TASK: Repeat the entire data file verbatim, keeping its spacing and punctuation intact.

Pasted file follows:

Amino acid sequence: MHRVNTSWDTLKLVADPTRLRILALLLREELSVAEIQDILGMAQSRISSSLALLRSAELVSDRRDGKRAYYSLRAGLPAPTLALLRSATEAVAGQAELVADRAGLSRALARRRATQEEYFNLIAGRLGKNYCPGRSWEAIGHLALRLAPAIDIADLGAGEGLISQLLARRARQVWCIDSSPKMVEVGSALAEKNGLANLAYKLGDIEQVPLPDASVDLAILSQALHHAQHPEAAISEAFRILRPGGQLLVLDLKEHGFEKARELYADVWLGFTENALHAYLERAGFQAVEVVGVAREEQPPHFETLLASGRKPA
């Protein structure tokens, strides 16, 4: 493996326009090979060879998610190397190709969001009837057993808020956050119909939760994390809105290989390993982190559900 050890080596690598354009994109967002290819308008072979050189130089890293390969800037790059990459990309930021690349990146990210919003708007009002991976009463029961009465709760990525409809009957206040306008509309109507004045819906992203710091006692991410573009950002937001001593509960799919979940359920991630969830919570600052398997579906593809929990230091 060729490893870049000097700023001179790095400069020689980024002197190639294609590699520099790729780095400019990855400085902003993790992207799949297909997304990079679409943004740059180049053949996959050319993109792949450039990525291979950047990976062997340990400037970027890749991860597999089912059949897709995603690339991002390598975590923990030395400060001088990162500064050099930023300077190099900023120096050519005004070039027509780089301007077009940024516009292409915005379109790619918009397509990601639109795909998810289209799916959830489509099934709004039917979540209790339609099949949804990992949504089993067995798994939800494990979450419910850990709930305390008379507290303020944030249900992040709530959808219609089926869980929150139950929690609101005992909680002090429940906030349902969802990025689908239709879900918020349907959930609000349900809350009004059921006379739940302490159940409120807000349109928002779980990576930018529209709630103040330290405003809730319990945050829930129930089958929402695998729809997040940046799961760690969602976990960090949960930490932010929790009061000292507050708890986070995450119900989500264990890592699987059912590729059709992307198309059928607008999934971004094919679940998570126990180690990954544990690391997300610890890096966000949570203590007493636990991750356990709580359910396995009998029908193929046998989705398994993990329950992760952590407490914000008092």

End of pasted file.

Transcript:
Amino acid sequence: MHRVNTSWDTLKLVADPTRLRILALLLREELSVAEIQDILGMAQSRISSSLALLRSAELVSDRRDGKRAYYSLRAGLPAPTLALLRSATEAVAGQAELVADRAGLSRALARRRATQEEYFNLIAGRLGKNYCPGRSWEAIGHLALRLAPAIDIADLGAGEGLISQLLARRARQVWCIDSSPKMVEVGSALAEKNGLANLAYKLGDIEQVPLPDASVDLAILSQALHHAQHPEAAISEAFRILRPGGQLLVLDLKEHGFEKARELYADVWLGFTENALHAYLERAGFQAVEVVGVAREEQPPHFETLLASGRKPA
């Protein structure tokens, strides 16, 4: 493996326009090979060879998610190397190709969001009837057993808020956050119909939760994390809105290989390993982190559900 050890080596690598354009994109967002290819308008072979050189130089890293390969800037790059990459990309930021690349990146990210919003708007009002991976009463029961009465709760990525409809009957206040306008509309109507004045819906992203710091006692991410573009950002937001001593509960799919979940359920991630969830919570600052398997579906593809929990230091 060729490893870049000097700023001179790095400069020689980024002197190639294609590699520099790729780095400019990855400085902003993790992207799949297909997304990079679409943004740059180049053949996959050319993109792949450039990525291979950047990976062997340990400037970027890749991860597999089912059949897709995603690339991002390598975590923990030395400060001088990162500064050099930023300077190099900023120096050519005004070039027509780089301007077009940024516009292409915005379109790619918009397509990601639109795909998810289209799916959830489509099934709004039917979540209790339609099949949804990992949504089993067995798994939800494990979450419910850990709930305390008379507290303020944030249900992040709530959808219609089926869980929150139950929690609101005992909680002090429940906030349902969802990025689908239709879900918020349907959930609000349900809350009004059921006379739940302490159940409120807000349109928002779980990576930018529209709630103040330290405003809730319990945050829930129930089958929402695998729809997040940046799961760690969602976990960090949960930490932010929790009061000292507050708890986070995450119900989500264990890592699987059912590729059709992307198309059928607008999934971004094919679940998570126990180690990954544990690391997300610890890096966000949570203590007493636990991750356990709580359910396995009998029908193929046998989705398994993990329950992760952590407490914000008092």